Explanatory Notes

Clause 2: Additional saving for the implementation period

93 This clause inserts a new section 1B into the EU (Withdrawal) Act 2018. Section 1B saves existing EU-derived domestic legislation and ensures that EU-related references continue to operate properly during the implementation period.

94 Subsection (1) makes clear that subsections (2) to (5) have effect despite the repeal of the ECA on exit day.

95 Subsection (2) makes clear that EU-derived domestic legislation continues to have effect in domestic law on and after exit day, as it had effect in domestic law immediately before exit day. EU-derived domestic legislation is defined in subsection (7). EU-derived domestic legislation is saved to avoid the risk of legislation lapsing, or being impliedly repealed or emptied of meaning, given that the UK will no longer be a Member State of the EU and the ECA will have been repealed by section 1 of the EU (Withdrawal) Act 2018.

96 Specifically, so far as the context permits or requires, subsection:

a. (3)(a) makes it clear that references to the definitions listed in Part 2 of Schedule 1 of the ECA that appear in Schedule 1 of the Interpretation Act 1978 or elsewhere, have effect in EU-derived domestic legislation as they have been modified by sections 1A(2) to (4) of the EU (Withdrawal) Act 2018. For instance, the modified definition of ‘Member State’ in new section 1A(3)(f)(ii) is reflected in the definitions contained in Schedule 1 to the Interpretation Act 1978. Because the definitions in the 1978 Act apply across the statute book, new section 1B(3)(a) makes clear that references to ‘Member State’ in EU-derived legislation should pick up on the new modified definition in the ECA.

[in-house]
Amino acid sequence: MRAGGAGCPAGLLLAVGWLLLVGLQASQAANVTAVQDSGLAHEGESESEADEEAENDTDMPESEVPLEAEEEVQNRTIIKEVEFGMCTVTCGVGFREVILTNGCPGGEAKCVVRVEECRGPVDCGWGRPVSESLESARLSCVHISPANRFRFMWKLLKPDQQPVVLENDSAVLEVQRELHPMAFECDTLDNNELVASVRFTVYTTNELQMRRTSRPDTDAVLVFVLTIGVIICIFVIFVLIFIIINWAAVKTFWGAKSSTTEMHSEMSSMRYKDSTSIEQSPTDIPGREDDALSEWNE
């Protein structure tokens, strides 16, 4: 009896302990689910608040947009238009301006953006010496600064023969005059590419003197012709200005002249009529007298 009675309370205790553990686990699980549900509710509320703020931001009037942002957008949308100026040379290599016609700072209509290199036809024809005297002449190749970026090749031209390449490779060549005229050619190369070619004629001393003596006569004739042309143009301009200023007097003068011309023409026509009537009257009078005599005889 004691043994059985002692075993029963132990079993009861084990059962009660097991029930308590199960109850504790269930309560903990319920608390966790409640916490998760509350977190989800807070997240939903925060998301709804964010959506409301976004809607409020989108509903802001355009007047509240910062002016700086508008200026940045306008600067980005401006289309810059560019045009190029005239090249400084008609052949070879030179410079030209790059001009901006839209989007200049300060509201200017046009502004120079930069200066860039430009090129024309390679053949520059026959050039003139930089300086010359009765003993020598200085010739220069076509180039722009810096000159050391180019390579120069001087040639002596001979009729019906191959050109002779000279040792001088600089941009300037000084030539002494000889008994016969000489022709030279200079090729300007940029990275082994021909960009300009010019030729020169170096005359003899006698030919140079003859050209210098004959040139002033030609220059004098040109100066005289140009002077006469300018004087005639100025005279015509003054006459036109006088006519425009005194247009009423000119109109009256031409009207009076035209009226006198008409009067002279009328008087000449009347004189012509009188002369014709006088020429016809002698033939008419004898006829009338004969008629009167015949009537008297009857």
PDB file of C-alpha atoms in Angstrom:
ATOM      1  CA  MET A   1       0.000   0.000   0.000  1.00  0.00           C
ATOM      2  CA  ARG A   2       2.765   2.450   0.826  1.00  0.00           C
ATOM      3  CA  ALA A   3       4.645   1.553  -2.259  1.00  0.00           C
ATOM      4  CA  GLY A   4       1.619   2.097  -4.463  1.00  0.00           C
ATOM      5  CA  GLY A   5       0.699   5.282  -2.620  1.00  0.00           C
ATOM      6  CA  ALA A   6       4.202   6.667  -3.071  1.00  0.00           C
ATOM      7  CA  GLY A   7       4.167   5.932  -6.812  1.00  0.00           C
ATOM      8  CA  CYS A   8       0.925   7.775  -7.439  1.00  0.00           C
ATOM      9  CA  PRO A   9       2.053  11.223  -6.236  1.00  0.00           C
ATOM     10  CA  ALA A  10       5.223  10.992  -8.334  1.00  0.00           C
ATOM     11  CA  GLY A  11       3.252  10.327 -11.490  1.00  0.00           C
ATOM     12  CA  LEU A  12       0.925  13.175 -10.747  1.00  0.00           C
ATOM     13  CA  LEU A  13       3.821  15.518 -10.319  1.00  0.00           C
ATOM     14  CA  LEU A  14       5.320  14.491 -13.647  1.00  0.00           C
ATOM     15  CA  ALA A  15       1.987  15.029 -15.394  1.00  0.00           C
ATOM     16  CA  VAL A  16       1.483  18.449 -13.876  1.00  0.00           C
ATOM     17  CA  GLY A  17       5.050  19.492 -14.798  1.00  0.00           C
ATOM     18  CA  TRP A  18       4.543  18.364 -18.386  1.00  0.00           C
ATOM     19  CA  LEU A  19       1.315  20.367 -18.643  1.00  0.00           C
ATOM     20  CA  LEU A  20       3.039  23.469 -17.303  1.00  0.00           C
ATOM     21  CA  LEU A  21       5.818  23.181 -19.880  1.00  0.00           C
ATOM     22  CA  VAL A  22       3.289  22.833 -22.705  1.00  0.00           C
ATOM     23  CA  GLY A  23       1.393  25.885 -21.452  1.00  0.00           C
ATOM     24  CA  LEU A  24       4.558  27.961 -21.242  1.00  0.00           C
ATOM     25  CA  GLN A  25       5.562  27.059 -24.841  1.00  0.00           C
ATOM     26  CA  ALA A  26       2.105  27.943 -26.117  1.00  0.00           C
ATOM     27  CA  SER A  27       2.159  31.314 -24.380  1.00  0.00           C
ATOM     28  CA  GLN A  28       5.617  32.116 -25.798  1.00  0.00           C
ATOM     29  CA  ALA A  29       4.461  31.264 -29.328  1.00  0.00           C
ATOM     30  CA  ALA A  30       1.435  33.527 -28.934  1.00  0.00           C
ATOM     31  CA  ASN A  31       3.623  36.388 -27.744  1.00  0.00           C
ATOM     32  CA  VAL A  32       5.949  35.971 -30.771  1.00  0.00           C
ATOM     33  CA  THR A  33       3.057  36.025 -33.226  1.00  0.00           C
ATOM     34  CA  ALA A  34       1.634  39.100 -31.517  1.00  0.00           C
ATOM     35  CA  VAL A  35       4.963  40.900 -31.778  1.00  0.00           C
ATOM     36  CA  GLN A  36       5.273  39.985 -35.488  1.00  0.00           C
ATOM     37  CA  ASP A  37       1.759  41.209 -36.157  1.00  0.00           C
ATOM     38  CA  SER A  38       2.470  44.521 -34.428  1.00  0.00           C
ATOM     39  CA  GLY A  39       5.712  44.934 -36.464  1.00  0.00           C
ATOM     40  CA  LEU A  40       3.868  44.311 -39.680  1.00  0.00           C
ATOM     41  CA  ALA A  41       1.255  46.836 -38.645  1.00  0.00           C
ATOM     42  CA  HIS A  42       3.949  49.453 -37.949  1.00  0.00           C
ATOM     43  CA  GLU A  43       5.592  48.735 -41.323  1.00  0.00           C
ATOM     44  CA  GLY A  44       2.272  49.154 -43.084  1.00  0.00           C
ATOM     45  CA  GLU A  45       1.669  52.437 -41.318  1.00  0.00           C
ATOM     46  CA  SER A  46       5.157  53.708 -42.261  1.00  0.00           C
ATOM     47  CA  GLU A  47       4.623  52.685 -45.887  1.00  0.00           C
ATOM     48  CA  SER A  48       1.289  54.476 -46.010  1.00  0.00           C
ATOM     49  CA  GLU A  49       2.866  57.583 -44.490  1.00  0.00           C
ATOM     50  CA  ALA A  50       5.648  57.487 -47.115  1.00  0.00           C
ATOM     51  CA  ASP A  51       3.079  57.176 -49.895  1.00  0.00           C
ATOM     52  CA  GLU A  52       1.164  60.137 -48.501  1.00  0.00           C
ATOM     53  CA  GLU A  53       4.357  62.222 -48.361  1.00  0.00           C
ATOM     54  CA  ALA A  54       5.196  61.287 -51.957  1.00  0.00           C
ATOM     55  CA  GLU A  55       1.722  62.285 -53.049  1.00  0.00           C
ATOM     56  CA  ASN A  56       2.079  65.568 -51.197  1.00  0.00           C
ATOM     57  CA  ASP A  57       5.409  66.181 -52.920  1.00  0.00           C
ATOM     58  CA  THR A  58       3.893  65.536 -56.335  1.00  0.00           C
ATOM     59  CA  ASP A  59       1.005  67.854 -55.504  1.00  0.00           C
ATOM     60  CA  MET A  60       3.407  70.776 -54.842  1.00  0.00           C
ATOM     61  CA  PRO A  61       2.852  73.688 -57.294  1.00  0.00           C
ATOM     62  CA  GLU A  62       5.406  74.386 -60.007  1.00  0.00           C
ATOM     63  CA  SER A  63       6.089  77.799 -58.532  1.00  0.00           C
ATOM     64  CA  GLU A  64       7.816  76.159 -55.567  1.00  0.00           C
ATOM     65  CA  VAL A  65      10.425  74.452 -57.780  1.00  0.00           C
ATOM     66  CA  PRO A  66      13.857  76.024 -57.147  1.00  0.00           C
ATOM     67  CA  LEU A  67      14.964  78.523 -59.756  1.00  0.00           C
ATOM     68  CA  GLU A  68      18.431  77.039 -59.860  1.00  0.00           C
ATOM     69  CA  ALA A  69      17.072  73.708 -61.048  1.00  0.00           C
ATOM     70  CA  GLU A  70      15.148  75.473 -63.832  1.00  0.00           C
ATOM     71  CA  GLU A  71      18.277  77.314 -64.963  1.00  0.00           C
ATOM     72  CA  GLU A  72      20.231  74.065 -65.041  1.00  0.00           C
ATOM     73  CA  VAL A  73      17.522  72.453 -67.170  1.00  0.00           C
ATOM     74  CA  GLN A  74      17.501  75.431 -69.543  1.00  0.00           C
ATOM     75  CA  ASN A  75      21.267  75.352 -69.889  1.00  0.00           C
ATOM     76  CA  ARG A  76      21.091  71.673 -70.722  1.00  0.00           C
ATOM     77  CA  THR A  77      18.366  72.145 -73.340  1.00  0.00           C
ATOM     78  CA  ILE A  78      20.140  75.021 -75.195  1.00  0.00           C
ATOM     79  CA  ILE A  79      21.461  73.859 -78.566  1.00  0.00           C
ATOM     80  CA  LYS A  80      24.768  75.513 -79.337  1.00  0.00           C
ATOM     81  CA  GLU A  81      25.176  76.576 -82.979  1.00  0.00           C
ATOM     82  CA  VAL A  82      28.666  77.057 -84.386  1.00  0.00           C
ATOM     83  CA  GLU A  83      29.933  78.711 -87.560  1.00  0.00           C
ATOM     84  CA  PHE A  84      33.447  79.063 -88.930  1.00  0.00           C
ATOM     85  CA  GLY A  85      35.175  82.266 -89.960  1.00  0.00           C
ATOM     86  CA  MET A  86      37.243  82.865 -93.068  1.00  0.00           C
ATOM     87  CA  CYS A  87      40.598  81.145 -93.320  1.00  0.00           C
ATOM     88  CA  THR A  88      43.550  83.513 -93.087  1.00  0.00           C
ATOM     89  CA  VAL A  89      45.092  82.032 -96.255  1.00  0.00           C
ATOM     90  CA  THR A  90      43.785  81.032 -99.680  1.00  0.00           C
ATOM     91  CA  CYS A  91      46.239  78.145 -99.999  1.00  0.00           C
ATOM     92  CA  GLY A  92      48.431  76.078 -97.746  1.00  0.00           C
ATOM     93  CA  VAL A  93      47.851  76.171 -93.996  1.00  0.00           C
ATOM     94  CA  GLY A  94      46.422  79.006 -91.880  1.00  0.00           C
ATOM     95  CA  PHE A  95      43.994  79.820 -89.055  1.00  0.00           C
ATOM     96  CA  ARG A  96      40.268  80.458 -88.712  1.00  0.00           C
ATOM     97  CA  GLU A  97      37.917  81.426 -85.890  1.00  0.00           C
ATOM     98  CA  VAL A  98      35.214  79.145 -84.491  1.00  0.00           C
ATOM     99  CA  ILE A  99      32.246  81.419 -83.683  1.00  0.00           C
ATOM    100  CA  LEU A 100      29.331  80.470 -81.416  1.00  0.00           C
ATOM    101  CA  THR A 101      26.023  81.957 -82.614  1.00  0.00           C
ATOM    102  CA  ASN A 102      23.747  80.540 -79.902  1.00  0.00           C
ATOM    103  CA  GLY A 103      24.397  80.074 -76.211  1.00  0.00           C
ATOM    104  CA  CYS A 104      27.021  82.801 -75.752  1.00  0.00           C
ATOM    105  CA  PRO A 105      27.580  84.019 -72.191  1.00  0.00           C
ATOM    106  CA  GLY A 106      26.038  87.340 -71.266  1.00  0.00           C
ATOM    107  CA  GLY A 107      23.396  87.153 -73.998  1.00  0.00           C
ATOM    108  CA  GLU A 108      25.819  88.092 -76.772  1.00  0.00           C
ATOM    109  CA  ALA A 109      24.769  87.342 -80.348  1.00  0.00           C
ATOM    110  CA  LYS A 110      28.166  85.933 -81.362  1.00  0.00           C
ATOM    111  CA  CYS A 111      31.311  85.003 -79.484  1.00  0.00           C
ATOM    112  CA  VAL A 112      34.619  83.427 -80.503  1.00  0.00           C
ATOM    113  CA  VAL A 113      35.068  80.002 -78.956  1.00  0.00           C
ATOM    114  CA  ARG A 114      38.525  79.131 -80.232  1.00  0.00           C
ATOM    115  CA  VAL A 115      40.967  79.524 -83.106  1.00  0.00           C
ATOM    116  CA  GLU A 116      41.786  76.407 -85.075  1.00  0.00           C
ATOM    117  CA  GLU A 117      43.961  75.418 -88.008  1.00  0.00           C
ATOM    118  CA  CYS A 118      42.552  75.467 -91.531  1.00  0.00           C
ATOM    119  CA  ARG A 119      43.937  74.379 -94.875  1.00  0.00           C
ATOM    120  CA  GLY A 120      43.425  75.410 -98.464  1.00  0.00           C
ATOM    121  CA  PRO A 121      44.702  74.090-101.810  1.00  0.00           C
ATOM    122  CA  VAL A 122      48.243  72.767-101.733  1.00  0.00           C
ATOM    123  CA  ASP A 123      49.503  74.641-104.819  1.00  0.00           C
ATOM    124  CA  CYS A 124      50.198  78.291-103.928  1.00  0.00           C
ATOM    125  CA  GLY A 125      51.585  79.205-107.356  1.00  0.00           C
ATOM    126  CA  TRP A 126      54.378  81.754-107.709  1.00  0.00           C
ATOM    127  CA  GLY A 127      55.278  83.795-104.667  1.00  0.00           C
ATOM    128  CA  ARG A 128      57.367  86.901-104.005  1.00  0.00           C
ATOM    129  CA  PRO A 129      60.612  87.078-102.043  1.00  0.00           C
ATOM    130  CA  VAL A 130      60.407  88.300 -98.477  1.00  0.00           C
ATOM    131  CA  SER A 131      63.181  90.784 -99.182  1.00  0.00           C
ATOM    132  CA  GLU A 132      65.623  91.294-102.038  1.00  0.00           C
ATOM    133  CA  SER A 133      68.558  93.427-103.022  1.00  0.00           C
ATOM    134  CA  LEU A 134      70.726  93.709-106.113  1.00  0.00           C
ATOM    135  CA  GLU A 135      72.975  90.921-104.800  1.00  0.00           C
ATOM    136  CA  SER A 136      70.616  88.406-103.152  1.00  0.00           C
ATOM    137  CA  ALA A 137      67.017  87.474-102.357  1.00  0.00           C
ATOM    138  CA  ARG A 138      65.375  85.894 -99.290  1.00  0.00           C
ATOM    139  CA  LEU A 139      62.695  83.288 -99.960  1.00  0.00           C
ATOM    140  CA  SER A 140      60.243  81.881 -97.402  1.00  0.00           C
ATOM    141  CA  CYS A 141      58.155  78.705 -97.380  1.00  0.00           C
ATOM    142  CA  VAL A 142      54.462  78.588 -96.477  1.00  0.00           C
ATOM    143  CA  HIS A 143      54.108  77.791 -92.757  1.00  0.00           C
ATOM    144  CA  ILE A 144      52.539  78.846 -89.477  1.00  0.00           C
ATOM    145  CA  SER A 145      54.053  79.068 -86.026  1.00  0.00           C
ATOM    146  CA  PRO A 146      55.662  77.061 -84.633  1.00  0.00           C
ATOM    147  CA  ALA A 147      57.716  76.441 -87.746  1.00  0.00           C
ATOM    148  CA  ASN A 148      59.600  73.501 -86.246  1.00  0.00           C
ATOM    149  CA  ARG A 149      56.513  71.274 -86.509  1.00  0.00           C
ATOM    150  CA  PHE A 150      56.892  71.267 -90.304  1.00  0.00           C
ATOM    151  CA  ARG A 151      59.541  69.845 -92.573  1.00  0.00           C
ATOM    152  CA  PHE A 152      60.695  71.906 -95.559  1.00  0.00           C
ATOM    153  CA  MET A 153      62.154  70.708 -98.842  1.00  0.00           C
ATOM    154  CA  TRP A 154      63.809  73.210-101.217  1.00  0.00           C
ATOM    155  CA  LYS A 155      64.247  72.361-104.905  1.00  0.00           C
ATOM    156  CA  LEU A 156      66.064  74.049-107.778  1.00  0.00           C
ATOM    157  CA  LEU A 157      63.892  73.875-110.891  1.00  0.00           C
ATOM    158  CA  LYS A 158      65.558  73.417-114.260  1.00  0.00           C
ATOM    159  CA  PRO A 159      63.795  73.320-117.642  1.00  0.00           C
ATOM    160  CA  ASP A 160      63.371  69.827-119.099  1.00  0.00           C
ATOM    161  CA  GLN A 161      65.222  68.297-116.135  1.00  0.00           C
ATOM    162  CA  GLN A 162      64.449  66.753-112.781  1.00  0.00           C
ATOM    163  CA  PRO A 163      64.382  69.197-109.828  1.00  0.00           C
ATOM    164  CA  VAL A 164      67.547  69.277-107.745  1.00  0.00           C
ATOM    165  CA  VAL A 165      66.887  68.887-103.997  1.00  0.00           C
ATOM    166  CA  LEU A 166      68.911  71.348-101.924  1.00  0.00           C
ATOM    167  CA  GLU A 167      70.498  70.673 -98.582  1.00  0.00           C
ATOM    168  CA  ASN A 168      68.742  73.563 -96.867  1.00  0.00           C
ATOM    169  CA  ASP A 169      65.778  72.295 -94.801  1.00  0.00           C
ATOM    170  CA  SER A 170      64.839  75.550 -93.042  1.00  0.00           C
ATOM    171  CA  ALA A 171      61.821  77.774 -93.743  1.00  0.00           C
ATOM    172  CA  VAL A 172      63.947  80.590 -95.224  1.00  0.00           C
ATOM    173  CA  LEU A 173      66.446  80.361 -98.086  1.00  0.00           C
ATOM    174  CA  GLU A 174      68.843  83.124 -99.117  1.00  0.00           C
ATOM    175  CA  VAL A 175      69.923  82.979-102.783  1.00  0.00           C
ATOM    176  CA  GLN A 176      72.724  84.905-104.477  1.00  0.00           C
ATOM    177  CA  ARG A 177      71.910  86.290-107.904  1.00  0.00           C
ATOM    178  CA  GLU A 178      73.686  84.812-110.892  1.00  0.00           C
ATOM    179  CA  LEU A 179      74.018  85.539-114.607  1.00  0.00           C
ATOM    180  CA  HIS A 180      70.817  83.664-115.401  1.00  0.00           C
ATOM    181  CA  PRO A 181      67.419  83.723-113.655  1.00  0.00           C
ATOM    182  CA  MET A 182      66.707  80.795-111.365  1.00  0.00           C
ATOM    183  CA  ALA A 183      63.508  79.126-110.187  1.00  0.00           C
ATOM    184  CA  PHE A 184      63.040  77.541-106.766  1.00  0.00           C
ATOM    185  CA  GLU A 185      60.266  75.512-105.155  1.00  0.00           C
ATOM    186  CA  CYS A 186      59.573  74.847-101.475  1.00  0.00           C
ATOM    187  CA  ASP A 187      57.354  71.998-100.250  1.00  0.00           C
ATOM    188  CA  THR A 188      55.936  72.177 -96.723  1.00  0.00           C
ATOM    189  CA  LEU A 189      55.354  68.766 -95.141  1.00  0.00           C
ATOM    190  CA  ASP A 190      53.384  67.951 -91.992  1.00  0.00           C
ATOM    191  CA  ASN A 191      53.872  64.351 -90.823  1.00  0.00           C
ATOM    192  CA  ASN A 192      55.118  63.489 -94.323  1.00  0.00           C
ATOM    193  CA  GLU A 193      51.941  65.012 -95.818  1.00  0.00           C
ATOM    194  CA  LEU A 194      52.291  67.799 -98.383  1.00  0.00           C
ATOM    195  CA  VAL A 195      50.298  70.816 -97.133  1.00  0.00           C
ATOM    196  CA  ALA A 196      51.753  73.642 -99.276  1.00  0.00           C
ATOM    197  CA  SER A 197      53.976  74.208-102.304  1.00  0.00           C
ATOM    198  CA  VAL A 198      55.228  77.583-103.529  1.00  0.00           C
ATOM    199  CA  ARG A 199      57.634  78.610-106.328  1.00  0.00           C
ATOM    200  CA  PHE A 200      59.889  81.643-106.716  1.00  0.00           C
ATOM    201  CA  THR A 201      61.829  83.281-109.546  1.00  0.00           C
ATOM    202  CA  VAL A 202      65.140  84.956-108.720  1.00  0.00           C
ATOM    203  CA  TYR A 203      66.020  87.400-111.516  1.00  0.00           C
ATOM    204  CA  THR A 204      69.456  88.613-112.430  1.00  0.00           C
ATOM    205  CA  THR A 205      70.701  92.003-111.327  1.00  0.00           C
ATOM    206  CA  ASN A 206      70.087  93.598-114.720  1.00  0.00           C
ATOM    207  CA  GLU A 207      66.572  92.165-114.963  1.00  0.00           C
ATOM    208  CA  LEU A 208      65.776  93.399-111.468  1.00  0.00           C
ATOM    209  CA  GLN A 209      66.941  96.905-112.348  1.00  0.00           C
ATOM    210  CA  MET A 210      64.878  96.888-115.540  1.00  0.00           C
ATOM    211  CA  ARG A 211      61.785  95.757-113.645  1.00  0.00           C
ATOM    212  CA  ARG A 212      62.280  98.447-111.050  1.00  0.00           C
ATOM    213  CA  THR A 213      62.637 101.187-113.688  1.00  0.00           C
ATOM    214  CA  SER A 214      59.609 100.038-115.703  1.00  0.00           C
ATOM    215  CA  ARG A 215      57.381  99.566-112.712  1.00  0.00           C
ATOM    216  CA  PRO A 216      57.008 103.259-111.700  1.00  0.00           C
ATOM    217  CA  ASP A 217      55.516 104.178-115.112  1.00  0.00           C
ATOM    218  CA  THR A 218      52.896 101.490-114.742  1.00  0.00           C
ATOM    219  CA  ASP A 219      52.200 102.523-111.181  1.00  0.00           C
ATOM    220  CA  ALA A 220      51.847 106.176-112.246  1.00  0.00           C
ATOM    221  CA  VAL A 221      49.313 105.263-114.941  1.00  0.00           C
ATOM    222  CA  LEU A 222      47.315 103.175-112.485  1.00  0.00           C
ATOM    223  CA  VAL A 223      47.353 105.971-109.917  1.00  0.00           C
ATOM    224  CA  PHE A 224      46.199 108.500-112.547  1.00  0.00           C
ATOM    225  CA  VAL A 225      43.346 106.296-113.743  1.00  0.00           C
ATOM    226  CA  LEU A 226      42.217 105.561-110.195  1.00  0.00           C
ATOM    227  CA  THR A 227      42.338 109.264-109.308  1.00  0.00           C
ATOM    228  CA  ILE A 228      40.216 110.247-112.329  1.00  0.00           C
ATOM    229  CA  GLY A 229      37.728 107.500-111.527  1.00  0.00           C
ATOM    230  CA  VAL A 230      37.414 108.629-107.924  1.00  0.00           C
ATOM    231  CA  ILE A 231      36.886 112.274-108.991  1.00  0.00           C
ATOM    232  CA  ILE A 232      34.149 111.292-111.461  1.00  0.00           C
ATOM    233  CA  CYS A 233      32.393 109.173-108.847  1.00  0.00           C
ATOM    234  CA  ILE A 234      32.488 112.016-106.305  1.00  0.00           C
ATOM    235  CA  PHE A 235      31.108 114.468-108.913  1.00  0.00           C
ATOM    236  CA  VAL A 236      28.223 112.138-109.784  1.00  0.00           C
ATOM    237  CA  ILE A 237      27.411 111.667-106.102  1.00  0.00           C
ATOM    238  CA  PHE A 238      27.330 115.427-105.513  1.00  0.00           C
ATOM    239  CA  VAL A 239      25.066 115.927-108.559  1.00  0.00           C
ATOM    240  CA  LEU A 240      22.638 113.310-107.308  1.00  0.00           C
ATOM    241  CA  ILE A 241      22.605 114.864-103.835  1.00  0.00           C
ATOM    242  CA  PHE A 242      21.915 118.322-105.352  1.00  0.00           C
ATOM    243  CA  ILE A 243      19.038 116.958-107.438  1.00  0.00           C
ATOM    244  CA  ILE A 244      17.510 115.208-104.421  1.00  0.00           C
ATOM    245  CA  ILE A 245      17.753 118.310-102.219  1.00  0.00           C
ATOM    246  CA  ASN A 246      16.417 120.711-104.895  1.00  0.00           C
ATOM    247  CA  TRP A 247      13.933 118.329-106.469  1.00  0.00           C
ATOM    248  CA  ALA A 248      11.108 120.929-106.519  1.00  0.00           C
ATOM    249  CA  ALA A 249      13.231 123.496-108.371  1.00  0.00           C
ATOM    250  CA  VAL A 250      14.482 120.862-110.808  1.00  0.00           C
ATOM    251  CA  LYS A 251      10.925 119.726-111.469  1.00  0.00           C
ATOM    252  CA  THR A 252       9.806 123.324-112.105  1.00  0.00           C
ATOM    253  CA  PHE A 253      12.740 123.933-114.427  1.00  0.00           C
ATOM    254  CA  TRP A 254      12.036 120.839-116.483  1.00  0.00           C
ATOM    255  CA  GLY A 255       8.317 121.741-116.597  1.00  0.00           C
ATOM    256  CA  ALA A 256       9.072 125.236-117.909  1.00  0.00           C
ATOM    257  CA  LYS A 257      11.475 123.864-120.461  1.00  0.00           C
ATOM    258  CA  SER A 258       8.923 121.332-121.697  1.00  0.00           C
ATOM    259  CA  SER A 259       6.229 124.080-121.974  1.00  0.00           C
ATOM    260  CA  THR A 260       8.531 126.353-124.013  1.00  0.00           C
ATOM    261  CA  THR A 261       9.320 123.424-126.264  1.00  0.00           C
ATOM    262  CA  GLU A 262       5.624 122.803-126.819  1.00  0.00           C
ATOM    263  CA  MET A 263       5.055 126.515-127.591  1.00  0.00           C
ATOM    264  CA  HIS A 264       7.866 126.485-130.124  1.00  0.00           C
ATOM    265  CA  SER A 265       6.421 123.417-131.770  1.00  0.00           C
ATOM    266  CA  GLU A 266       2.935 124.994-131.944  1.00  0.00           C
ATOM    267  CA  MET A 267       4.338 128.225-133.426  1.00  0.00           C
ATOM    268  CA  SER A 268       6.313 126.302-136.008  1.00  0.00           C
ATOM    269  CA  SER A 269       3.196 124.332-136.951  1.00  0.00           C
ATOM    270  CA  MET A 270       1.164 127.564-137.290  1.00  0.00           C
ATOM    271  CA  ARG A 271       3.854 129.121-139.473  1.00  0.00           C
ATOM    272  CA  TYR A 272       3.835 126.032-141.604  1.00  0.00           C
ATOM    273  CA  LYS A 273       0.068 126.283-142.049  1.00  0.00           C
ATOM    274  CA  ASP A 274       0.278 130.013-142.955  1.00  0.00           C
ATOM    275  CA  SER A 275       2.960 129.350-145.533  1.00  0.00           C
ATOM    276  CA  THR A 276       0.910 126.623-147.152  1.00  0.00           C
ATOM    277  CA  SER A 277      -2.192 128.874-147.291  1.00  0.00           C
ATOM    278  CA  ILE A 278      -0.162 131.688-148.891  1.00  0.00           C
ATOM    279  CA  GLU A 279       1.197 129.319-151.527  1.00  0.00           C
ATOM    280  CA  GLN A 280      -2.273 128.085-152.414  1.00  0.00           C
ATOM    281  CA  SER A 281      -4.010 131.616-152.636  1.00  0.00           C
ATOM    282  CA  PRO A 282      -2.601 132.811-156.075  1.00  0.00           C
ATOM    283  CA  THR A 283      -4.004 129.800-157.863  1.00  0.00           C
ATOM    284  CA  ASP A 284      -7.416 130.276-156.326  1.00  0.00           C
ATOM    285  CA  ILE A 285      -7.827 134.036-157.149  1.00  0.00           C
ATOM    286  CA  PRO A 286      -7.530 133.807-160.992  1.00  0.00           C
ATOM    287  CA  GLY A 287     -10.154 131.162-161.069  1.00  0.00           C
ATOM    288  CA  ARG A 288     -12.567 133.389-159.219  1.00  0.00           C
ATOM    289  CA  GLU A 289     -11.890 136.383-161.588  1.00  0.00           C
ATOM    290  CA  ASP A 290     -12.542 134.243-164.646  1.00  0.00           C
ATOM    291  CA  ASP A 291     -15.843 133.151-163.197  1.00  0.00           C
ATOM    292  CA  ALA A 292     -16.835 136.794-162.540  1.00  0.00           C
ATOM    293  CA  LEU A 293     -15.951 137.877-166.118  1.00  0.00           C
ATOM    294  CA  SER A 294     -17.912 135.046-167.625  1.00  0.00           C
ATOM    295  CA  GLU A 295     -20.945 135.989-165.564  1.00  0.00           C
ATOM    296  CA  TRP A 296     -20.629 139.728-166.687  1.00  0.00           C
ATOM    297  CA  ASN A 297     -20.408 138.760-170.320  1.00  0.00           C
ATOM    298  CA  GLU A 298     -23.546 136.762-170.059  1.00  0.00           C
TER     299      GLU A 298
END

b. (3)(b)(i) provides for references to cases, general EU law principles and the term ‘EU law’ itself (among other things) to be read as they apply in the UK by virtue of Part 4 of the Withdrawal Agreement.

c. (3)(b)(ii) ensures that any reference to an EU Treaty or part of an EU Treaty, for instance provisions of the Treaty on the Functioning of the European Union or the Treaty on European Union, remain relevant insofar as those provisions continue to apply in the UK by virtue of Part 4 of the Withdrawal Agreement.

d. (3)(b)(iii) provides for references to EU measures in domestic legislation to be references to the EU instrument read in light of Part 4 of the Withdrawal Agreement.

e. (3)(b)(iv) provides that any part of EU law not caught by (3)(a)(ii) and (iii) will also be read in light of Part 4 of the Withdrawal Agreement.

f. (3)(b)(v) provides for references to any tax, duty, levy or interests of the EU to be read as continuing to apply to the UK, where applicable under Part 4 of the Withdrawal Agreement.

g. (3)(b)(vi) provides for any arrangement involving or relating to the EU not covered by existing provisions in 3(a) should be read as a reference to that arrangement provided that the arrangement is applicable to and in the UK by virtue of Part 4 of the Withdrawal Agreement.

h. (3)(c) provides that any reference to the ECA, subject to subsection 1B(3)(a), is to the saved and repurposed ECA as a result of the modifications made at 1A(2) to (4) of this Act.

i. (3)(d) makes sure that any reference to the EU or EEA territory includes the UK.

j. (3)(e) provides for references to citizens of the EU or nationals of the EEA across the UK statute book to include UK nationals, as defined in Article 2 of the Withdrawal Agreement.

k. Finally, (3)(f) provides two further glossing mechanisms:

i. first, (3)(f)(i) enables further glosses to be added by regulations made under powers located elsewhere in the EU (Withdrawal) Act 2018: in sections 8A and Part 1A of Schedule 2;